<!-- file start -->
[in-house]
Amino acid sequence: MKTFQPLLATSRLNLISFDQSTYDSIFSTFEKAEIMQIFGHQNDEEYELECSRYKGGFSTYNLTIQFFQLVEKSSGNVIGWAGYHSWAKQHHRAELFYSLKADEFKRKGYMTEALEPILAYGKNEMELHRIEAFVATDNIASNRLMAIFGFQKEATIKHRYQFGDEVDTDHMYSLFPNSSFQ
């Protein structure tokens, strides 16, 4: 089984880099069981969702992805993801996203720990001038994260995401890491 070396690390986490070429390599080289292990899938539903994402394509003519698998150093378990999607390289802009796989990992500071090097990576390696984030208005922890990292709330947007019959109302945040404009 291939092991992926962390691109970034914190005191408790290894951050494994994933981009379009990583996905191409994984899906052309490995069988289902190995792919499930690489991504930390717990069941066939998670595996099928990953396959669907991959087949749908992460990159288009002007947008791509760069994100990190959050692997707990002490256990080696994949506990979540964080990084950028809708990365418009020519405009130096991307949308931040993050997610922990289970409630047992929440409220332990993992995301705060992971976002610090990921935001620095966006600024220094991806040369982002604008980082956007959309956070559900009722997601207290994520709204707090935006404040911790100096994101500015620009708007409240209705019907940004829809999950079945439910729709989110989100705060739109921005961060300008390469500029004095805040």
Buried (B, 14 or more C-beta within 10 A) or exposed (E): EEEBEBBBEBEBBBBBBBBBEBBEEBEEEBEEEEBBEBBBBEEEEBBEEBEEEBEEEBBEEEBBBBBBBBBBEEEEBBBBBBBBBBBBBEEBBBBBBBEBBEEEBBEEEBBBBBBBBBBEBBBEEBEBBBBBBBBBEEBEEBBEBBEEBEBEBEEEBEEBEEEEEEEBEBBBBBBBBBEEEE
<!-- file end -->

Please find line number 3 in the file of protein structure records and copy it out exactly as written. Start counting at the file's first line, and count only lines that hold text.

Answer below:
């Protein structure tokens, strides 16, 4: 089984880099069981969702992805993801996203720990001038994260995401890491 070396690390986490070429390599080289292990899938539903994402394509003519698998150093378990999607390289802009796989990992500071090097990576390696984030208005922890990292709330947007019959109302945040404009 291939092991992926962390691109970034914190005191408790290894951050494994994933981009379009990583996905191409994984899906052309490995069988289902190995792919499930690489991504930390717990069941066939998670595996099928990953396959669907991959087949749908992460990159288009002007947008791509760069994100990190959050692997707990002490256990080696994949506990979540964080990084950028809708990365418009020519405009130096991307949308931040993050997610922990289970409630047992929440409220332990993992995301705060992971976002610090990921935001620095966006600024220094991806040369982002604008980082956007959309956070559900009722997601207290994520709204707090935006404040911790100096994101500015620009708007409240209705019907940004829809999950079945439910729709989110989100705060739109921005961060300008390469500029004095805040």